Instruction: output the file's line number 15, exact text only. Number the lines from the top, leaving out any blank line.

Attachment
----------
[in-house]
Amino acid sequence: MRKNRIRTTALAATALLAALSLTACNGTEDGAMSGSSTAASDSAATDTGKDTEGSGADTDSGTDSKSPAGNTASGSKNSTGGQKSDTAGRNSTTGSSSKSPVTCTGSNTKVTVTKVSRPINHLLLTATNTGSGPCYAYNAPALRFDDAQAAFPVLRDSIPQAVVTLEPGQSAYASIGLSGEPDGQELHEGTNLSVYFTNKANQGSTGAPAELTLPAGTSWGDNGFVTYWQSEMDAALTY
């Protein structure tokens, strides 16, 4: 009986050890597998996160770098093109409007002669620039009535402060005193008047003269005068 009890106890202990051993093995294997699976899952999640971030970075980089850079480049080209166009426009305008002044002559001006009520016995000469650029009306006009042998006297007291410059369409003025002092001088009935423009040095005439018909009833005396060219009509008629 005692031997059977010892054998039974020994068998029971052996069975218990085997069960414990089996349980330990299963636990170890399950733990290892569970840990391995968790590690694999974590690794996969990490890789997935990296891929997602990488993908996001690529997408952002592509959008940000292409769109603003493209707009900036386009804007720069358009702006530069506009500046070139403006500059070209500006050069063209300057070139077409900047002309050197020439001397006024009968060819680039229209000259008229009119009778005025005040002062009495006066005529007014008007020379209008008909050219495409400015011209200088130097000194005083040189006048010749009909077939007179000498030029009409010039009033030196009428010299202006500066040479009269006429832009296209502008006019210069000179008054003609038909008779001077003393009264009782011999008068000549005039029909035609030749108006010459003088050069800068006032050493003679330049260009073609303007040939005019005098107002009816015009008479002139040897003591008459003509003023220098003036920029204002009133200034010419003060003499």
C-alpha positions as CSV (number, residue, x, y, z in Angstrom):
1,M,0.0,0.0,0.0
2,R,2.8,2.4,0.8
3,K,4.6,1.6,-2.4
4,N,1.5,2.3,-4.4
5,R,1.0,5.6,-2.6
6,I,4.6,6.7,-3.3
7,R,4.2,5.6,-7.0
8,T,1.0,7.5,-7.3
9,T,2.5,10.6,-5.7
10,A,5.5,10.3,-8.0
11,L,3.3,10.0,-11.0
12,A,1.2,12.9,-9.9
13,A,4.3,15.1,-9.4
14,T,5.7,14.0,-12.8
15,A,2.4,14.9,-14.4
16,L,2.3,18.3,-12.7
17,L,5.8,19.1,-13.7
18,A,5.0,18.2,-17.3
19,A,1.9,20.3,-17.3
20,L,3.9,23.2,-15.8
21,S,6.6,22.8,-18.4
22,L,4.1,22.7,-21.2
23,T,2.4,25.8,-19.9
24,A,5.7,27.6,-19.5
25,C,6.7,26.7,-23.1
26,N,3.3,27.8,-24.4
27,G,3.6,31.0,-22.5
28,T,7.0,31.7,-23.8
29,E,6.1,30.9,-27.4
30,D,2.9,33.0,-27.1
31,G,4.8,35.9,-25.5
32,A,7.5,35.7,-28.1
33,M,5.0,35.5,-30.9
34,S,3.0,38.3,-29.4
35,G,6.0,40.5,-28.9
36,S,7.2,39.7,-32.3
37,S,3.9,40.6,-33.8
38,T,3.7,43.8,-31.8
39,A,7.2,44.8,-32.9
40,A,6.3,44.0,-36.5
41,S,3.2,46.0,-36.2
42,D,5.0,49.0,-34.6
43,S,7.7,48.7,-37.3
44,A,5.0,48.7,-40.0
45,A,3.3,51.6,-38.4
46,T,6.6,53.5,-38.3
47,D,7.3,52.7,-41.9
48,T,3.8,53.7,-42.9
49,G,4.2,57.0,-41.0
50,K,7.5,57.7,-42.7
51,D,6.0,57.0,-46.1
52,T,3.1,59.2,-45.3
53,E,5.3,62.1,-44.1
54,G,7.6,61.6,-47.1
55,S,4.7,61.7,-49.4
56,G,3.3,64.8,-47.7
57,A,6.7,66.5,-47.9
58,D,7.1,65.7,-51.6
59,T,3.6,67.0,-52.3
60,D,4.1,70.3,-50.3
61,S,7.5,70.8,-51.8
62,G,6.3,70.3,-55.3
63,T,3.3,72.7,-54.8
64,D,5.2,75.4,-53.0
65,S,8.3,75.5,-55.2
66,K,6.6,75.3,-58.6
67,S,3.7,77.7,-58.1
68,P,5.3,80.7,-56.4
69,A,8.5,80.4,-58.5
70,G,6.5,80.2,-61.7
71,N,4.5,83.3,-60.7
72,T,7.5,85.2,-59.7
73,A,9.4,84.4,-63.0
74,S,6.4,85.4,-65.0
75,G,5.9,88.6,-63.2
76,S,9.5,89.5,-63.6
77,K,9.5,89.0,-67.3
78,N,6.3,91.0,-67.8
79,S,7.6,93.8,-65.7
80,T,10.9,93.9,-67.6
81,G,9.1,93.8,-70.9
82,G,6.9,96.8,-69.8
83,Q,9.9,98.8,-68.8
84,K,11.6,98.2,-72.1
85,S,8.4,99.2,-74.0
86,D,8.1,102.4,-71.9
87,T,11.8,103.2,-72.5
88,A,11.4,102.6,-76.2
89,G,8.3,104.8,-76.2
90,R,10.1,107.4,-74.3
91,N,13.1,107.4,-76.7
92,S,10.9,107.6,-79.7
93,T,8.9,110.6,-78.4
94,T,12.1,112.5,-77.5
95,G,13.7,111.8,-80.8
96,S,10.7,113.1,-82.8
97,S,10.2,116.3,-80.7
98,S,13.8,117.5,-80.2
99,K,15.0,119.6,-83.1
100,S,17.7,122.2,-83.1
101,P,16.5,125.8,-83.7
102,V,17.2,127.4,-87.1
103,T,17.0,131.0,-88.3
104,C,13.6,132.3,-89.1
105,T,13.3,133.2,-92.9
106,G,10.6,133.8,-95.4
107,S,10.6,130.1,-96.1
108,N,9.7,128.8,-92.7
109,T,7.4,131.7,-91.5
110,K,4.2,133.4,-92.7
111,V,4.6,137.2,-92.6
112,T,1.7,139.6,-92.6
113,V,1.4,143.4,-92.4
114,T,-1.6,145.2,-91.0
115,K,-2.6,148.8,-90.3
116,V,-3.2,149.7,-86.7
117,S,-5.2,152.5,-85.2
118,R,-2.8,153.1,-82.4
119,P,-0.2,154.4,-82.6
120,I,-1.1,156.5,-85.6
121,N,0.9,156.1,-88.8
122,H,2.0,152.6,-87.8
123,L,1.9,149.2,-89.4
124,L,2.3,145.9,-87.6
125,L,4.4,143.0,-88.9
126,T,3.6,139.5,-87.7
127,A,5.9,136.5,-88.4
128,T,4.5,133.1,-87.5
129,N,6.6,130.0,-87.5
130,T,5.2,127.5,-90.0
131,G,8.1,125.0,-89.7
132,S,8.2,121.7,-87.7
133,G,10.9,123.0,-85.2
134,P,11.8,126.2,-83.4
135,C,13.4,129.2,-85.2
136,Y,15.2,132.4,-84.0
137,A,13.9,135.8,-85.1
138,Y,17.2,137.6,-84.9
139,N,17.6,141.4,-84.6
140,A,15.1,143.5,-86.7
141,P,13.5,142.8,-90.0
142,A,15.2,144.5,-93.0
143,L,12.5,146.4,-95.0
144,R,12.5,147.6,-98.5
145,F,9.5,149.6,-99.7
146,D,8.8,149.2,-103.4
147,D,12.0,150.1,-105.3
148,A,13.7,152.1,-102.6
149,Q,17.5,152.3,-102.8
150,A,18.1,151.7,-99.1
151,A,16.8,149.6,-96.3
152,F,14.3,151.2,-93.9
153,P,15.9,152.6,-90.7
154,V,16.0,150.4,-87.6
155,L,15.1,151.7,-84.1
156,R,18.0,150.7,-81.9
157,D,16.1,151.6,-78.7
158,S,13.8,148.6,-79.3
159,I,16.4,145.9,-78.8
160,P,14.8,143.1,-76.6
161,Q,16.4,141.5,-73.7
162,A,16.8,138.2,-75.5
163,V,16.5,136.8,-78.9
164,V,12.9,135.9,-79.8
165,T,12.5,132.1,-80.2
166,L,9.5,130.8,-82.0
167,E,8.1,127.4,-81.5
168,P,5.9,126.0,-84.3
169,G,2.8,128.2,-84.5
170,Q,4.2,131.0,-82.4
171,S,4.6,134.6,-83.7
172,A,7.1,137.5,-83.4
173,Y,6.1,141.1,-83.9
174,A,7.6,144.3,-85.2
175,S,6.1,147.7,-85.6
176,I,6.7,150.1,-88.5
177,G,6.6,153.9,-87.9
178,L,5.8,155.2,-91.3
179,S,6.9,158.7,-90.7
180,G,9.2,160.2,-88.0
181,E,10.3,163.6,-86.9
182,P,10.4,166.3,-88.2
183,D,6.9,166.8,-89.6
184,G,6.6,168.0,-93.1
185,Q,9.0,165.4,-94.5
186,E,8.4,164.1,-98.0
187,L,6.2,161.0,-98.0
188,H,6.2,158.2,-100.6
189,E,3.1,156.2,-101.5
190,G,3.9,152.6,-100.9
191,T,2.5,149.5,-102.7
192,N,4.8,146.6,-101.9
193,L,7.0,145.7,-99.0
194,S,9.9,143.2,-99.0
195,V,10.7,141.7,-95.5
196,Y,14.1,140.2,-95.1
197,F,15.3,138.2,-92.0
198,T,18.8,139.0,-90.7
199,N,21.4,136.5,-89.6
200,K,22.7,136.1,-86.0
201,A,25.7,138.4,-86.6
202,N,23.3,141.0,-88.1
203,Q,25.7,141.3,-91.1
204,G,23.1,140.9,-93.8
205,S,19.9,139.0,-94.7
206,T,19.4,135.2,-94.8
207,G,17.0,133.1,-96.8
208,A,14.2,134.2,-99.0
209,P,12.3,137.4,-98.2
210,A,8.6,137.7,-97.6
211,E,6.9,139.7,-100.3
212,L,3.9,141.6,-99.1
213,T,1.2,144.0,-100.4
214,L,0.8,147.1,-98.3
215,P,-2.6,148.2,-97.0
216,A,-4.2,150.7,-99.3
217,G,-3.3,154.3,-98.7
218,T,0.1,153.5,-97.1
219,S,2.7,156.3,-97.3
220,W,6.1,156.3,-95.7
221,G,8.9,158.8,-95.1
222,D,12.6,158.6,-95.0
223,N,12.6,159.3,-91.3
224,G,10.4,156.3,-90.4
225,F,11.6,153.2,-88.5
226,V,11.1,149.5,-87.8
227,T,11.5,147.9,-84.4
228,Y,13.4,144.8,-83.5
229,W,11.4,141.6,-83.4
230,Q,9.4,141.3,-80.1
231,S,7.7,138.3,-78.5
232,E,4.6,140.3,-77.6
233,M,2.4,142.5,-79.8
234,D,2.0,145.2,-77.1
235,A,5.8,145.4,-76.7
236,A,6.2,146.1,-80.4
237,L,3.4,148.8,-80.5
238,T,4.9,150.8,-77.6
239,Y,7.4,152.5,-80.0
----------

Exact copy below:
11,L,3.3,10.0,-11.0